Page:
The Southern California ISP will issue up to $34.5 million in shares at a time when stock prices of other Net service providers are well below their 1996 highs. EarthLink is going against the grain with its market strategy as well, targeting individuals and small businesses while others are focusing on high-speed corporate accounts.
And EarthLink isn't following the conventional wisdom that an ISP must own its own telecommunications infrastructure to control its destiny. Instead, it rents capacity from UUNet Technologies and will soon have a similar arrangement with PSINet.
Does EarthLink's maverick approach make it a risky investment?
"That's not a bad thing, to buck the tide. It can be a good investment strategy," said Internet stock analyst Bill Gurley of Deutsche Morgan Grenfell.
But EarthLink's IPO also reflects the reality that ISPs must get big to survive with the influx of the Baby Bells, AT&T, and other telecommunications giants into the Internet access game. EarthLink needs the money for marketing.
Still, the company has managed to stay in the public eye by the number of distribution deals it has done--nearly 200 so far, with announcements running at a rate of one or two per week. Blue-chip partners include United Airlines, film studio Columbia TriStar, publisher U.S. News and World Report, and software vendor CyberMedia.
"United Airlines has a reason to get its constituency on the Net to access its online reservation system," said Sky Dayton, EarthLink's 25-year-old chairman and co-founder. "The benefits for United are customer retention, lower costs, fewer mistakes. It makes everything faster. They have a big reason to get their customers on the Internet, and that's a perfect fit for us."
The inspiration for Columbia TriStar was its movie The Net, released last year. "The Net created incredible interest in the Internet," Dayton said. "After seeing the movie, people were clamoring to get onto the Internet."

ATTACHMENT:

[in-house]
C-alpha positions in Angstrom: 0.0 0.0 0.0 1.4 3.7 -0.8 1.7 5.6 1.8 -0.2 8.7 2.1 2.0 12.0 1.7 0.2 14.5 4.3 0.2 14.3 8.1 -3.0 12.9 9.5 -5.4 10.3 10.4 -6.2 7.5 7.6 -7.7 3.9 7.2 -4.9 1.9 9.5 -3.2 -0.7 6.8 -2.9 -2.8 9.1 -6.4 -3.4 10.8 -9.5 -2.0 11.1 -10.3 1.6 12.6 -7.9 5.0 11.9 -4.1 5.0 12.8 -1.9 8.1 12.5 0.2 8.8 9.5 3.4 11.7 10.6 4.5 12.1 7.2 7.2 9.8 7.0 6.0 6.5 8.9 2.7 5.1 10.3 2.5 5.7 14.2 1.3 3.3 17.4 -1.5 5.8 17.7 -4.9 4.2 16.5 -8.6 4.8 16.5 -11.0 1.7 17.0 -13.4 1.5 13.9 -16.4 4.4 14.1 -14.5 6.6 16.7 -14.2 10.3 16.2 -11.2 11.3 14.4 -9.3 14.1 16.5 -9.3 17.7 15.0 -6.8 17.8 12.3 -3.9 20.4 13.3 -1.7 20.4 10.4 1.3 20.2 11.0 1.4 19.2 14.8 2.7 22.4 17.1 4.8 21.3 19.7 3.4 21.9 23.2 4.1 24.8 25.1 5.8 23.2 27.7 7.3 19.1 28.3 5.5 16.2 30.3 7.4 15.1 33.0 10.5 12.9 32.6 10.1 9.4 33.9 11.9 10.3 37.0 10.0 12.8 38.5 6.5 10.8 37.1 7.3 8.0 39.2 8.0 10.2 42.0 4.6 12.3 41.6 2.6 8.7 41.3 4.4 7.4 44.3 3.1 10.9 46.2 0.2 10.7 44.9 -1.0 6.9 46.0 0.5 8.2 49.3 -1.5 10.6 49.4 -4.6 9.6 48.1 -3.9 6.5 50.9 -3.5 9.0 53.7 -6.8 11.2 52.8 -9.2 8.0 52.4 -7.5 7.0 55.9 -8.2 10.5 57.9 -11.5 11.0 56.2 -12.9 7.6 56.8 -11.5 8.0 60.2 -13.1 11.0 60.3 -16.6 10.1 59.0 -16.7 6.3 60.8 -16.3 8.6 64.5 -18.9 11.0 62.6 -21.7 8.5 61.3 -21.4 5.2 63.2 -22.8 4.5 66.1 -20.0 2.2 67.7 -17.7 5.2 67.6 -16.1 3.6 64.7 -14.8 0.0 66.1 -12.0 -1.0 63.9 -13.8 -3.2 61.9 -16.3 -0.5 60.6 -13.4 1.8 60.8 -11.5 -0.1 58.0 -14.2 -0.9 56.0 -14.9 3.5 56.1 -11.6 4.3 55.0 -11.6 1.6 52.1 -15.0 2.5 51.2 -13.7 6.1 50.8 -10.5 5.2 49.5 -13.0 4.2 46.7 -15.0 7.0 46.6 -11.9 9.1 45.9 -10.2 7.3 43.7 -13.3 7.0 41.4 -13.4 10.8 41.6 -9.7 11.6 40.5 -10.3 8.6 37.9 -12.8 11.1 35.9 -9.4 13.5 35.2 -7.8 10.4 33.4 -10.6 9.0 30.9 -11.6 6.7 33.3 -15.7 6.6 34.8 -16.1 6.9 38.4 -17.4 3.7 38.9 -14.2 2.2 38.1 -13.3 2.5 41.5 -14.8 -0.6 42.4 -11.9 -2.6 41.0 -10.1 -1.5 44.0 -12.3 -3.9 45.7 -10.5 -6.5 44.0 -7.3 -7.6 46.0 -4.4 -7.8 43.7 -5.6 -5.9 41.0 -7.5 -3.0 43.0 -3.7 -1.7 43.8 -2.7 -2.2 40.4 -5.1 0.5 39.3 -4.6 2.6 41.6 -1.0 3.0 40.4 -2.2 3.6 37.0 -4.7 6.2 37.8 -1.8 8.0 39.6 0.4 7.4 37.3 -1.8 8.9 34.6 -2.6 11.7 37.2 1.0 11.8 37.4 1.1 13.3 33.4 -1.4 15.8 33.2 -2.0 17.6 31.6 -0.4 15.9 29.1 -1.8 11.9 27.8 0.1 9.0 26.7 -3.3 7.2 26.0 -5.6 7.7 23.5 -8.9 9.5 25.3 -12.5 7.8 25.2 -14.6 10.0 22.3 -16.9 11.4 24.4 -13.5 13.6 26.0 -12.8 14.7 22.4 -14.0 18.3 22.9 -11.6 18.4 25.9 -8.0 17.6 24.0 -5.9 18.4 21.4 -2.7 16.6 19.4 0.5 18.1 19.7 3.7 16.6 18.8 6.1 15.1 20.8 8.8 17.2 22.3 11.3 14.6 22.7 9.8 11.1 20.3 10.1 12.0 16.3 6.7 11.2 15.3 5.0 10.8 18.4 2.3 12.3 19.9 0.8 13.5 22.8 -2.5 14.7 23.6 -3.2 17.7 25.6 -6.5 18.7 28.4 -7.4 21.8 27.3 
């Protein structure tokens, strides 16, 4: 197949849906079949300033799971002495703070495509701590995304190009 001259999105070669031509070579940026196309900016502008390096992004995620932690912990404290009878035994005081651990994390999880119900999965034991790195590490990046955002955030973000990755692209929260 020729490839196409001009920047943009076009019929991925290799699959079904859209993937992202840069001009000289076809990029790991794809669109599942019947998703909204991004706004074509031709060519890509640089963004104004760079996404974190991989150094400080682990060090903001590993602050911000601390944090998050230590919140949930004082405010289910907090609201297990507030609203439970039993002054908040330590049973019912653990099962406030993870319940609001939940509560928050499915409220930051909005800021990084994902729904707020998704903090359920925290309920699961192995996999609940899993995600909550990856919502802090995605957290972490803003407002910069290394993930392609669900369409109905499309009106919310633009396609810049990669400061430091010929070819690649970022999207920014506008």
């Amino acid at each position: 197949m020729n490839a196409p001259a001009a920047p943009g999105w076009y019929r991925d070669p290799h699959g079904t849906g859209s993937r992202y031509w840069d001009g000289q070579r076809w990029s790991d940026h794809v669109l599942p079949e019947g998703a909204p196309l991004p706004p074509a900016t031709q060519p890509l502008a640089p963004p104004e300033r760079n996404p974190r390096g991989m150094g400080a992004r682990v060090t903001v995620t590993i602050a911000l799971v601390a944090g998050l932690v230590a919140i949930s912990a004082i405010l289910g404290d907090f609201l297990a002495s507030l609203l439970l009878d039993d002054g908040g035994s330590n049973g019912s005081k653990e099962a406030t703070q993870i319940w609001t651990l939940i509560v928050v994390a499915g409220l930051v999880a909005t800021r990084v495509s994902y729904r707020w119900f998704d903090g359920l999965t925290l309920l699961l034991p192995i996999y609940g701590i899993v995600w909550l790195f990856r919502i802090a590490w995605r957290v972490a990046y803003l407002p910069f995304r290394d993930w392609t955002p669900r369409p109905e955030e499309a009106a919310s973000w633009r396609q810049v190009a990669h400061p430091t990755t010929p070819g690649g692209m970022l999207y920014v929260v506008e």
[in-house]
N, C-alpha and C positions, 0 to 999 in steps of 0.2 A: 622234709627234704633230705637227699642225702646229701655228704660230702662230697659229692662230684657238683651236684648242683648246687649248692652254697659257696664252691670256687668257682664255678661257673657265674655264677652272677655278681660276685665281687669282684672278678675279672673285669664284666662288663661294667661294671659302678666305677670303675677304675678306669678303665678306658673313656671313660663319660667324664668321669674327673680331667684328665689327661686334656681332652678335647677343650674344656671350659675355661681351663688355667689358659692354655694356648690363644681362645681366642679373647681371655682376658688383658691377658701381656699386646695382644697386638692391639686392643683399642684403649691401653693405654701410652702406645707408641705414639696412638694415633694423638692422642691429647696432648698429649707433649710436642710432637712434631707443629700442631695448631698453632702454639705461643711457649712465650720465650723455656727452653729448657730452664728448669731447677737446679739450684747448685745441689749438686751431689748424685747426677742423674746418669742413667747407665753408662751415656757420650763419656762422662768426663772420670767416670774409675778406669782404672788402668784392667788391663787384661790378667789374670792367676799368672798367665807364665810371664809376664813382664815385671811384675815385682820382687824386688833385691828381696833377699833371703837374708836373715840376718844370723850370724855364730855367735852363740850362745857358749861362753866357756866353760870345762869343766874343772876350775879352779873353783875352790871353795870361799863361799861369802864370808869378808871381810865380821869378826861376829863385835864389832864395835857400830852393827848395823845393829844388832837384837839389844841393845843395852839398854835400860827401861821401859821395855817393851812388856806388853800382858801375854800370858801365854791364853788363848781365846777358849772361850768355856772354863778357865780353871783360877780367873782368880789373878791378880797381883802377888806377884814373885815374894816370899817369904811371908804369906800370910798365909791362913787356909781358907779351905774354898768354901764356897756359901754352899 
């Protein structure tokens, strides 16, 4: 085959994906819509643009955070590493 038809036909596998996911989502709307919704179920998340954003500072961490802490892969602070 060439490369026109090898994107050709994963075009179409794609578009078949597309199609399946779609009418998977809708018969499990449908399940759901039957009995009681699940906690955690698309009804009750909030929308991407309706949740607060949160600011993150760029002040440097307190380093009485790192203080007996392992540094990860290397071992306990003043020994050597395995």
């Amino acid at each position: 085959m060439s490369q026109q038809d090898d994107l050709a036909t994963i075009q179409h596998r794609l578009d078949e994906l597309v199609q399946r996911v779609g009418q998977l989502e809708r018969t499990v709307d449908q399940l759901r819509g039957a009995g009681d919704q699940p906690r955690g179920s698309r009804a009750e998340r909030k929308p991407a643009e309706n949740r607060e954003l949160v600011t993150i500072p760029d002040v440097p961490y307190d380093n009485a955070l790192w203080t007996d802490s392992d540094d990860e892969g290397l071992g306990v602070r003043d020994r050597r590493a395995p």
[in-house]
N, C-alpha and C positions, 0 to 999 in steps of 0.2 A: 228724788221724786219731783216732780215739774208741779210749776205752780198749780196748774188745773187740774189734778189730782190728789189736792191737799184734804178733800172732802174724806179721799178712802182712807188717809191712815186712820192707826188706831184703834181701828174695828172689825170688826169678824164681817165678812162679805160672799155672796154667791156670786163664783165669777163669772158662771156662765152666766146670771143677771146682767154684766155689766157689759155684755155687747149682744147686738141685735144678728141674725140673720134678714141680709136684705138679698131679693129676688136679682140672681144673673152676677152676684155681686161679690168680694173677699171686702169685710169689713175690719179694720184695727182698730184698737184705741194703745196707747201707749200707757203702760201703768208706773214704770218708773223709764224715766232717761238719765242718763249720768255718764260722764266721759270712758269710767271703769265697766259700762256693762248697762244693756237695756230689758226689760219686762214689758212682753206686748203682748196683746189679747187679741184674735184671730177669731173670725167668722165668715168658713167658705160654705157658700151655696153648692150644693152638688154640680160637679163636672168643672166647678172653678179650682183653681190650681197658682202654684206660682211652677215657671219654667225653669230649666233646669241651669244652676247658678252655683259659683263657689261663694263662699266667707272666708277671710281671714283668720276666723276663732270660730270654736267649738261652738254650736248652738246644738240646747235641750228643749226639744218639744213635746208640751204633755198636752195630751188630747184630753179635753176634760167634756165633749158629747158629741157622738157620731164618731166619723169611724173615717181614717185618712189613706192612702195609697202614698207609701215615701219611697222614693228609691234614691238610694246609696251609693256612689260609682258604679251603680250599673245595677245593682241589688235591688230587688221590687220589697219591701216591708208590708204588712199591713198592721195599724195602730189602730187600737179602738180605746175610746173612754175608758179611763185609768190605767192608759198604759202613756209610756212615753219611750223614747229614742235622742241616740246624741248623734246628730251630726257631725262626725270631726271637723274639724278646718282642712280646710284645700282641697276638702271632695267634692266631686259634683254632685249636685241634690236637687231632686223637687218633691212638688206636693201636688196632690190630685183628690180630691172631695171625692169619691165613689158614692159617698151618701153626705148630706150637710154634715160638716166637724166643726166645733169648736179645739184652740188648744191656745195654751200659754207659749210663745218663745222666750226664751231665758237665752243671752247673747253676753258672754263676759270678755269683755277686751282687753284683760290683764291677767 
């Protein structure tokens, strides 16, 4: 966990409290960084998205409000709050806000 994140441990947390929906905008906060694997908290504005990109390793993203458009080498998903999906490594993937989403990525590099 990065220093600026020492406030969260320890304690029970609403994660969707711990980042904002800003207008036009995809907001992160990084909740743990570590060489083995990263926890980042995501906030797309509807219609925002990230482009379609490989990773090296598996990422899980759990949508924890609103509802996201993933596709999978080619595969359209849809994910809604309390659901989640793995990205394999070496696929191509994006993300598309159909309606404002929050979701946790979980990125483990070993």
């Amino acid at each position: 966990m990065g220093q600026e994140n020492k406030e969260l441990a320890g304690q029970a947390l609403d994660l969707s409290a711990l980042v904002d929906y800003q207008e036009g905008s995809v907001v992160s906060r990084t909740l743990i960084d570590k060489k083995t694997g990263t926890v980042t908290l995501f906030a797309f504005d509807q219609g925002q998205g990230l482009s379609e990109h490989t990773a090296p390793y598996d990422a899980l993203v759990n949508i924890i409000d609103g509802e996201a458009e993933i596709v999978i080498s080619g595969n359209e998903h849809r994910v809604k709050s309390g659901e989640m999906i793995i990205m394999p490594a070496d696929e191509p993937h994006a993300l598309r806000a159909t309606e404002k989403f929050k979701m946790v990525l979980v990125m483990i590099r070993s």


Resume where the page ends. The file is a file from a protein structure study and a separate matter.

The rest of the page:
And for EarthLink itself, the myriad distribution deals are simple: "We get customers who have a reason to get on Internet at little cost to us," Dayton said.
While high churn rates and subscriber acquisition costs are a major expense for most ISPs, EarthLink's prospectus indicates that its marketing costs are below industry averages. EarthLink has an estimated 200,000 subscribers today.
EarthLink keeps its name in front of the customer even in distribution deals. When a United subscriber signs onto the Net, the default home page is cobranded with United and EarthLink.
"We have control of the beginning of the clickstream," Dayton said. "Our responsibility is to provide a productive and entertaining Internet experience. Unless we have significant control of the clickstream, we can't ensure that happens."
EarthLink just added its "start page," a customized page that its subscribers see first when they log on. It includes news from Individual, stock prices, movie listings, and more. "It's part of assuring that person has a positive experience," Dayton said.
That's because happy surfers mean less subscriber turnover. But controlling the clickstream has other business advantages too.
"If an ISP doesn't own a subscriber's start page, then the subscriber is nothing but a cost," said Michael Kolowich, CEO of Individual. With subscribers coming to an ISP's home page, revenue can be generated through ads or premium content or services.
EarthLink, for example, recently signed a deal with to offer content from CompuServe's basic service at a reduced price to the ISP's subscribers.
Wall Street's views on the EarthLink offering are mixed.
"They have made a good decision to stay out of backbone game, because that game is tough and costs are going to go up and up," analyst Gurley said. But not owning its infrastructure has a down side for EarthLink too.
As the offering prospectus discloses, EarthLink pays UUNet and soon PSINet based on the time it's subscribers stay online. But most subscribers pay a flat $19.95 a month rate regardless of usage, so EarthLink's strategy of maximizing subscribers time online comes at a real financial cost.
Kate Delhagen, an analyst at Forrester Research, thinks EarthLink's focus on customer service--employees call subscribers who aren't using their accounts to see if they're having technical problems--can be a differentiator.
"It's a heavy investment on customer service play for much lower customer acquisition costs and more loyal customers," Delhagen said. "The lifetime value of a subscriber may well be higher than an AOL customer."
"Is EarthLink offering value? Undeniably yes," Gurley said. "Is it a sound economic model? That question is harder to prove."